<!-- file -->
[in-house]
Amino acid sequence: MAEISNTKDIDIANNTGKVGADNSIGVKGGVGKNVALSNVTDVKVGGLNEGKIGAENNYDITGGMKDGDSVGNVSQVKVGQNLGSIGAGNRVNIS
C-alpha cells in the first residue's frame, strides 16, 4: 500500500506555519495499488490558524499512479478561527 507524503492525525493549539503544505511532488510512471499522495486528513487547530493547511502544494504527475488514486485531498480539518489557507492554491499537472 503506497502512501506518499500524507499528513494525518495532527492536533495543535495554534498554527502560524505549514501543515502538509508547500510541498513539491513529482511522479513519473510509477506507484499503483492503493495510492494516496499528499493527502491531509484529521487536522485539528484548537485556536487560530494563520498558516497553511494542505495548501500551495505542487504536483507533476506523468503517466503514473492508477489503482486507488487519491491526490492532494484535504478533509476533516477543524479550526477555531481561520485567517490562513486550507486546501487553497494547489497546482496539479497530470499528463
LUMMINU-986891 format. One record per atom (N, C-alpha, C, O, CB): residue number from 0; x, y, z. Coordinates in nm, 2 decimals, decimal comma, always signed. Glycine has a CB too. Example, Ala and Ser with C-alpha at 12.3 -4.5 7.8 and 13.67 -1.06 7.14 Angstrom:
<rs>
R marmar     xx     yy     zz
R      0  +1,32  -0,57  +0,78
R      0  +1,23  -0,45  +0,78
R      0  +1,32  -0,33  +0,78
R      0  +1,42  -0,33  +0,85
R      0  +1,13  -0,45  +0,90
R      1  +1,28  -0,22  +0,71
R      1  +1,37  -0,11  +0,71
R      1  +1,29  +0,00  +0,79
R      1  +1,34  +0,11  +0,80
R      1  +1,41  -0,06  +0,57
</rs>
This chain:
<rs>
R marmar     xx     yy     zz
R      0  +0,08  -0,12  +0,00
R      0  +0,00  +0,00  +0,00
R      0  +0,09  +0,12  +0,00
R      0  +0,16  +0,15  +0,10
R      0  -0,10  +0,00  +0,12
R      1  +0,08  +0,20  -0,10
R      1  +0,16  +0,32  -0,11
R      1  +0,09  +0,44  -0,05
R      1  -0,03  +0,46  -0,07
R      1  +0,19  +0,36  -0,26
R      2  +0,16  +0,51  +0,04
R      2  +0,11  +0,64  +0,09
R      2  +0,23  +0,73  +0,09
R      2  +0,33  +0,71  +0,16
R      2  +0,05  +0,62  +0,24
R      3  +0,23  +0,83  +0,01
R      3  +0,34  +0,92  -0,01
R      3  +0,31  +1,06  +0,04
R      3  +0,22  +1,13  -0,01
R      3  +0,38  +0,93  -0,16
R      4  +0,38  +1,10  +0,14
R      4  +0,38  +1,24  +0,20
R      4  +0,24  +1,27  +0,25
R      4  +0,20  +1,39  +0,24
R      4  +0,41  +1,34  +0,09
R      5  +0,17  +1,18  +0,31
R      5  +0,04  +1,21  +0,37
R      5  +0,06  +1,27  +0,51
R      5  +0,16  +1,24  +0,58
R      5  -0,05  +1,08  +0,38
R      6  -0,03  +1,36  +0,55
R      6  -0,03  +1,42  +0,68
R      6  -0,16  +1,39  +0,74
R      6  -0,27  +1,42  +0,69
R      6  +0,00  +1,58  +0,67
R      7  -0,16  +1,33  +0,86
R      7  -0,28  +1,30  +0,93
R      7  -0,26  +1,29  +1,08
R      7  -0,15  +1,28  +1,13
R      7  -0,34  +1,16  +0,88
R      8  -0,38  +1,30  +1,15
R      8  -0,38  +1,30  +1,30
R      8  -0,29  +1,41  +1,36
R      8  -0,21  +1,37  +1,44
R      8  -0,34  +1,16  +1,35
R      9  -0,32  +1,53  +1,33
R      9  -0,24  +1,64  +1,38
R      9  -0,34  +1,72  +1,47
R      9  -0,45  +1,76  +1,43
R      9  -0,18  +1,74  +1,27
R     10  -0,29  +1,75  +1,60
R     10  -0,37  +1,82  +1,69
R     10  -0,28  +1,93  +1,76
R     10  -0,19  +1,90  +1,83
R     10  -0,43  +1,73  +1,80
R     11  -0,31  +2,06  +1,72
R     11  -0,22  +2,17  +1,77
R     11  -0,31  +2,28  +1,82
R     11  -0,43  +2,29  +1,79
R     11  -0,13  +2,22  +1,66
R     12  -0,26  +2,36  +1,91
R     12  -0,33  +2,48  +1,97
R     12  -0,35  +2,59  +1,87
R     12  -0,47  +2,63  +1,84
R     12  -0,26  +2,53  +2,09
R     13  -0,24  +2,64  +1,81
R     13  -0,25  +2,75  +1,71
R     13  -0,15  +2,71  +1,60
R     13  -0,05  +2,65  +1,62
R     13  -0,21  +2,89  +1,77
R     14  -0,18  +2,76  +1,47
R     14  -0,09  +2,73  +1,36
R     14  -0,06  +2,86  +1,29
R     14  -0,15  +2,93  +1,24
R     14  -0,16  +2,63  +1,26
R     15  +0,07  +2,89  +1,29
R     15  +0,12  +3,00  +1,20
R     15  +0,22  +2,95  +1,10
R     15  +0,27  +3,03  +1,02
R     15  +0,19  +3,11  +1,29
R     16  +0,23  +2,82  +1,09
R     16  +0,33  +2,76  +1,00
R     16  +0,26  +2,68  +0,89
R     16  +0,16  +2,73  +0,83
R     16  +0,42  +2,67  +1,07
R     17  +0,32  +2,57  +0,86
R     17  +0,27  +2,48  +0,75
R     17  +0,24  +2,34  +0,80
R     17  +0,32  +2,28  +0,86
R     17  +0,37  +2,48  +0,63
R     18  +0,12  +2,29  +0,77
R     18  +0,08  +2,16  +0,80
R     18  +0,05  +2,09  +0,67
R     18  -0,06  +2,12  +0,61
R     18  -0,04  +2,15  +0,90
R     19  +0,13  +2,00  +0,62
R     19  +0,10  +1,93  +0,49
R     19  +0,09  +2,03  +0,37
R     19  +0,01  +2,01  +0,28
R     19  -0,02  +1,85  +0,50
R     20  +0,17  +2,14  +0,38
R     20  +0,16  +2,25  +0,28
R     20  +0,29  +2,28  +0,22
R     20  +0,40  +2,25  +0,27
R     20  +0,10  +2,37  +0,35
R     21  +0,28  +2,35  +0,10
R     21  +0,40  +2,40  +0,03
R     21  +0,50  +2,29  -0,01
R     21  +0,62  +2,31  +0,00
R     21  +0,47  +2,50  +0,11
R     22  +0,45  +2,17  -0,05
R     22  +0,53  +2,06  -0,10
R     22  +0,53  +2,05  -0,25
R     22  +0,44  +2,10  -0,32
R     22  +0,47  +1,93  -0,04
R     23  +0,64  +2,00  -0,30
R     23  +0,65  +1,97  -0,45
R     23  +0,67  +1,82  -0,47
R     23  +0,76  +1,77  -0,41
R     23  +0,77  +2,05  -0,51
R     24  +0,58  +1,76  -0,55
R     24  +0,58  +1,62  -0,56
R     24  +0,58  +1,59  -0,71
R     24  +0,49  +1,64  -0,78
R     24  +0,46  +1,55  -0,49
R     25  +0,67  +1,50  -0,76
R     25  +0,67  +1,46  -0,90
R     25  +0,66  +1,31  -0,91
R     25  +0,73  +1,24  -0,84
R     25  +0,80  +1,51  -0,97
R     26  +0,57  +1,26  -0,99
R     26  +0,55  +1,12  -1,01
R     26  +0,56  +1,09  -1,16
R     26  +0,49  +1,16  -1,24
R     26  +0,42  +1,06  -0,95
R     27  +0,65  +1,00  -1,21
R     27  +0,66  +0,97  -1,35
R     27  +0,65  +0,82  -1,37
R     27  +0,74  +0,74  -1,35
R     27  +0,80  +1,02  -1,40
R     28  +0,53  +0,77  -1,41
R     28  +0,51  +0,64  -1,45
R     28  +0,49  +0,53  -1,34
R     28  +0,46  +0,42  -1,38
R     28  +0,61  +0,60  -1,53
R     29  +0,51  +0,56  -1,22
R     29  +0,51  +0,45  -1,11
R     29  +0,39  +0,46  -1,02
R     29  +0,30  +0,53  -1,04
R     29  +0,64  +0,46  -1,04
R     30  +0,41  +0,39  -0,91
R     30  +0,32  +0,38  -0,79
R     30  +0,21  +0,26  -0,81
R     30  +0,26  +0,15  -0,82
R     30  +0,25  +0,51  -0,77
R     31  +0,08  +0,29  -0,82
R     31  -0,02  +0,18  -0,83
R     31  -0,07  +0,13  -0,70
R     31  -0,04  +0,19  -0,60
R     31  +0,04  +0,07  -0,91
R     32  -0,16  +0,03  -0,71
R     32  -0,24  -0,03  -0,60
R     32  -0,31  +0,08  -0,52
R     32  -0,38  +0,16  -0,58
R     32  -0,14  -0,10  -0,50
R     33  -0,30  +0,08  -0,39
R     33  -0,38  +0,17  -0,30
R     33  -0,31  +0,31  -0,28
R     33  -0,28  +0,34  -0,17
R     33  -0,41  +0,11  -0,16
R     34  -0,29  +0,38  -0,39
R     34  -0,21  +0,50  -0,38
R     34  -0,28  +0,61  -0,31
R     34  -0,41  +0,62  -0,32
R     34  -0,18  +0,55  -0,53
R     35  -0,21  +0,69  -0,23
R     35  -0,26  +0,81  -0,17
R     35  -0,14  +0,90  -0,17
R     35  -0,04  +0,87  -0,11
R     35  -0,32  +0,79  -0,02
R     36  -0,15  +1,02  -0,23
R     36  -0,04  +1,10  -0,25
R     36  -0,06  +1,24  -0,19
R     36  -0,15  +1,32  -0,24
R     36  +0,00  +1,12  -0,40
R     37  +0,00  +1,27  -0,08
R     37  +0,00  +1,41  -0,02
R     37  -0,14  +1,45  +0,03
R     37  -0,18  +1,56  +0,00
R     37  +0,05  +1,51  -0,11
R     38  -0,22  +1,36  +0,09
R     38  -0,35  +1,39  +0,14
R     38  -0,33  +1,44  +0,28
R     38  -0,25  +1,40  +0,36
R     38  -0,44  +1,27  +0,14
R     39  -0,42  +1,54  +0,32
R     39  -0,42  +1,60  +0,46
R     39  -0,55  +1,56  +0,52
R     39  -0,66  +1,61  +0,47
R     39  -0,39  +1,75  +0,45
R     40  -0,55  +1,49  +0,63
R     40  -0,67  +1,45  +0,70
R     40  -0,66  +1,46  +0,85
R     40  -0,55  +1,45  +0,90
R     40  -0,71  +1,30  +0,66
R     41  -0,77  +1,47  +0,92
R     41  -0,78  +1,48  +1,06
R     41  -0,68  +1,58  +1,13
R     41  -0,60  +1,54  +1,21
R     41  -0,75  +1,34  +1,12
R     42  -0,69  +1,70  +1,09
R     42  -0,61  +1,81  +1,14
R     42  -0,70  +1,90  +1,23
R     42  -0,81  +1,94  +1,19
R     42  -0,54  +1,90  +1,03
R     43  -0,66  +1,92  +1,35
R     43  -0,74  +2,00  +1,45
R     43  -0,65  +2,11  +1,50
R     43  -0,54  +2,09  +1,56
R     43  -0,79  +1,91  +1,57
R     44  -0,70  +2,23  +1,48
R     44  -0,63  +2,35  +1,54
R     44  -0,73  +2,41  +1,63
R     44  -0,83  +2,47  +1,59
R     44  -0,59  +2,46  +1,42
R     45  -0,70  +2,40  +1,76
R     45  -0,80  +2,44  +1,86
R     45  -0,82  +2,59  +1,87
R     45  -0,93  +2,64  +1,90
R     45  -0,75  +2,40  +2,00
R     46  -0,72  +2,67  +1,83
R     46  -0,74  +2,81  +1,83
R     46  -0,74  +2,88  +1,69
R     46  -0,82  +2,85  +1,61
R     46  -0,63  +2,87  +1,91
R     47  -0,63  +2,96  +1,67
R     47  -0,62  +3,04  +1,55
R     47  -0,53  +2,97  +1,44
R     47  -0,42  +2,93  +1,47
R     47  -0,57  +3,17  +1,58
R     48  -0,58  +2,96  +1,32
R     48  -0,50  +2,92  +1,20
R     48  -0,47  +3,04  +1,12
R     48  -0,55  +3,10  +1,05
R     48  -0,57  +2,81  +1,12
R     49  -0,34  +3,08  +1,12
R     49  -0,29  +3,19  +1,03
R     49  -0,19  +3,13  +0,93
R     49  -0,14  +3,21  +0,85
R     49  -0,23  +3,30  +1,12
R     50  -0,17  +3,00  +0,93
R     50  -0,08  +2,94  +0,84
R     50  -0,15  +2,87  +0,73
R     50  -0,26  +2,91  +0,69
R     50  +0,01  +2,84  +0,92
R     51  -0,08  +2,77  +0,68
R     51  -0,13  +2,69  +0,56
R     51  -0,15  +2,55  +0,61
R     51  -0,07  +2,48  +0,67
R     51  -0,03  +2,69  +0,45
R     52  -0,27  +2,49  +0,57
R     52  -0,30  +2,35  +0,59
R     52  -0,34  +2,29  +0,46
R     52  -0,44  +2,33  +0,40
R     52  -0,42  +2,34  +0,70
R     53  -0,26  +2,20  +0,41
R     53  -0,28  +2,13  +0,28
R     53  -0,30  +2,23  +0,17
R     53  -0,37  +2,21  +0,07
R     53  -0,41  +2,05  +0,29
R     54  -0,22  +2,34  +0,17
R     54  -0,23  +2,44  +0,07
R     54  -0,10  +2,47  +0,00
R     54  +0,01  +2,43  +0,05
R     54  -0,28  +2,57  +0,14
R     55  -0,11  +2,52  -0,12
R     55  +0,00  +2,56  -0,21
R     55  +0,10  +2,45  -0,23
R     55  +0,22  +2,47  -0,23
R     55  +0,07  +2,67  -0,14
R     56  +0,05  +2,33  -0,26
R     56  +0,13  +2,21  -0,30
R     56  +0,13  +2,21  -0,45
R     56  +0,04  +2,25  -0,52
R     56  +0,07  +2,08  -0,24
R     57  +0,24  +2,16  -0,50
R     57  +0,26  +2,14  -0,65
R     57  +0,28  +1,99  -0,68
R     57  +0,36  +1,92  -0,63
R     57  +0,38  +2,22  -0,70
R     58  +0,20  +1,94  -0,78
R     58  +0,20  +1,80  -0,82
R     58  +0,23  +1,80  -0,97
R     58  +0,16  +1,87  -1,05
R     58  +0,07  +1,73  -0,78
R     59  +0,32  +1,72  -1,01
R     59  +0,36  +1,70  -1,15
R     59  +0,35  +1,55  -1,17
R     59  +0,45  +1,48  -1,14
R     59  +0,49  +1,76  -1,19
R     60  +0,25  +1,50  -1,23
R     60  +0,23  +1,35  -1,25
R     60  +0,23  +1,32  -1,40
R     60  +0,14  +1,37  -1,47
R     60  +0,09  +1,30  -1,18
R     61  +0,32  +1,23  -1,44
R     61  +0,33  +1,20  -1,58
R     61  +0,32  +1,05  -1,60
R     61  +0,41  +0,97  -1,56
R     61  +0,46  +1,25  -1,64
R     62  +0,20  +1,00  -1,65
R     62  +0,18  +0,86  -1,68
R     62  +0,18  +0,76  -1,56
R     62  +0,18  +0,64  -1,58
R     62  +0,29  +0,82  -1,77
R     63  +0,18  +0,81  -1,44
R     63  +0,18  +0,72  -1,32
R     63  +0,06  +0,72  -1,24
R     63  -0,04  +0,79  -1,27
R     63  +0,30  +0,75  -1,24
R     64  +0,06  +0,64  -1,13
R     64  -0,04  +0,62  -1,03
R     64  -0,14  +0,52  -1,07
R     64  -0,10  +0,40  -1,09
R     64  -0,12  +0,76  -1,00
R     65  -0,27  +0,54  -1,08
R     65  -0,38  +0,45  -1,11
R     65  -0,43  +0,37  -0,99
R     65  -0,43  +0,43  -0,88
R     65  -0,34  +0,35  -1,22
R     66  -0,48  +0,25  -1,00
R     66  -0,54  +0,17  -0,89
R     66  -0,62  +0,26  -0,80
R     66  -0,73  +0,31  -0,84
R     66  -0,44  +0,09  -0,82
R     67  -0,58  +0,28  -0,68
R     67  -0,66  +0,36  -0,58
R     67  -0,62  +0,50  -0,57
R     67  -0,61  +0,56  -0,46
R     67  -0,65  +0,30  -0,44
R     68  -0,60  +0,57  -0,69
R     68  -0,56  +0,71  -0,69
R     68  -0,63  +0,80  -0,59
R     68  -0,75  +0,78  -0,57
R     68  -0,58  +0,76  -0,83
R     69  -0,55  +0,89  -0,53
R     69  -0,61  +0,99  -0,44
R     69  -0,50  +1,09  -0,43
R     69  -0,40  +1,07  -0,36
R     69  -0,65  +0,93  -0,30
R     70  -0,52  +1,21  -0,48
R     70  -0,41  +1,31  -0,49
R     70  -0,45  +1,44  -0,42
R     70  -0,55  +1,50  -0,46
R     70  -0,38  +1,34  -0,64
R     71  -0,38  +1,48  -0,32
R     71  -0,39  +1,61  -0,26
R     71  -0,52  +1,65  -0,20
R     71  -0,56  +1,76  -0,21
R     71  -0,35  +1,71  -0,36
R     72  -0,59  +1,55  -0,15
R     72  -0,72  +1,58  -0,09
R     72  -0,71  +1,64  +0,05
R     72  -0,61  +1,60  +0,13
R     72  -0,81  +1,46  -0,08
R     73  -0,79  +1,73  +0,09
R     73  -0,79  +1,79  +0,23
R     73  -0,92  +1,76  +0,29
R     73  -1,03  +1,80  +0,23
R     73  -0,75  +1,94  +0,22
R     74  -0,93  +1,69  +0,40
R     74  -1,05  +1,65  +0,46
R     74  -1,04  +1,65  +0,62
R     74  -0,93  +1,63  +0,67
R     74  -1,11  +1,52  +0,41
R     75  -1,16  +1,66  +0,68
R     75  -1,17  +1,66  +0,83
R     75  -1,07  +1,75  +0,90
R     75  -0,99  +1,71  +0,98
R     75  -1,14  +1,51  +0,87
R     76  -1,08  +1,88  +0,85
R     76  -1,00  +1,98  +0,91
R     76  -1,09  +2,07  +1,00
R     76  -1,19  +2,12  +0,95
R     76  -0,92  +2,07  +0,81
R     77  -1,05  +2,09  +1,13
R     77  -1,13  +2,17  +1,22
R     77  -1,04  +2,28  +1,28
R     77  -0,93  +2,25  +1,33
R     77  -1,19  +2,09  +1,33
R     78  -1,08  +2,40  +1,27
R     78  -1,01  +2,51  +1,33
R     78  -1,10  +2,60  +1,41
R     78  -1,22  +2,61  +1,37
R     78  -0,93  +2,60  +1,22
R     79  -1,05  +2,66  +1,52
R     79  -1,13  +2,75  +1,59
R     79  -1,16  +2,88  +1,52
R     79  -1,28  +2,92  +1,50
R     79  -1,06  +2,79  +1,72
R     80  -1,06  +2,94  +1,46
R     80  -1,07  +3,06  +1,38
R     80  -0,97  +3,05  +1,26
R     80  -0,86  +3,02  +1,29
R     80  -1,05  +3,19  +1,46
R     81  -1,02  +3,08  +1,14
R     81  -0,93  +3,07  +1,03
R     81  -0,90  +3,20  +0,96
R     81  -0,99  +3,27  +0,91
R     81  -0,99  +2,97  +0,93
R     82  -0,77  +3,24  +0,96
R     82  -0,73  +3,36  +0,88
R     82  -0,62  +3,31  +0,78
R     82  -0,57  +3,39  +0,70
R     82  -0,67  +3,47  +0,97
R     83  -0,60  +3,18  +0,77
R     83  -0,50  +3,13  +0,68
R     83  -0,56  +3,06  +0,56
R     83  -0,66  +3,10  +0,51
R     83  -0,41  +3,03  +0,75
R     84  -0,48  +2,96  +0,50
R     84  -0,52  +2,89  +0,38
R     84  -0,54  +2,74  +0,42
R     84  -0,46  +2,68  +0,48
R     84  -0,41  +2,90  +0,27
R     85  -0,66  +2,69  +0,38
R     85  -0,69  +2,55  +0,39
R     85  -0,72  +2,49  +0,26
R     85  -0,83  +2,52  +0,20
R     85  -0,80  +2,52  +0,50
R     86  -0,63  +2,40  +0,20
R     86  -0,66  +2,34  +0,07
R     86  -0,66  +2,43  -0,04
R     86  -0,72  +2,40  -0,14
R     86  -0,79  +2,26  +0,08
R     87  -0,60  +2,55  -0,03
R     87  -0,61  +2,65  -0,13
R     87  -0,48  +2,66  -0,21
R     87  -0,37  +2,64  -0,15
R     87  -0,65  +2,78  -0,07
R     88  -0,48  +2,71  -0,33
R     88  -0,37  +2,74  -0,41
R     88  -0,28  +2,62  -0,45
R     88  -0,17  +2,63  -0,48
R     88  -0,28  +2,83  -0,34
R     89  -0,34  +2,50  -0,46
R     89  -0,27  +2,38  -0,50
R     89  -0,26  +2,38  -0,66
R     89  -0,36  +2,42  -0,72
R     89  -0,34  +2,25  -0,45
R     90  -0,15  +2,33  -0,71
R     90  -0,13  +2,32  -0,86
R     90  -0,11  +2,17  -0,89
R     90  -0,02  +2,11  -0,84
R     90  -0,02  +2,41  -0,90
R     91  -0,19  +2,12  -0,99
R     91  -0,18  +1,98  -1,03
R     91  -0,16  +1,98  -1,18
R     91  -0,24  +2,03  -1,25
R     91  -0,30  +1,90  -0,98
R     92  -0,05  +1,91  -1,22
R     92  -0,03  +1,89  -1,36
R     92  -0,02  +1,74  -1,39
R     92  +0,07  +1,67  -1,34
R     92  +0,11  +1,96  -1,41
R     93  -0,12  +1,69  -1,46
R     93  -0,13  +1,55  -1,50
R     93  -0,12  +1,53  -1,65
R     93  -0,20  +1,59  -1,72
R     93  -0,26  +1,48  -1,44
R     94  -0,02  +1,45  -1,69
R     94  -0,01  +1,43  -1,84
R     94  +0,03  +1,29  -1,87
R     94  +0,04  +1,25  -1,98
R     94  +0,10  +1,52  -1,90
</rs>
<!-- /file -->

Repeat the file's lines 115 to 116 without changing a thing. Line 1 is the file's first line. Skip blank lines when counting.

R     18  -0,04  +2,15  +0,90
R     19  +0,13  +2,00  +0,62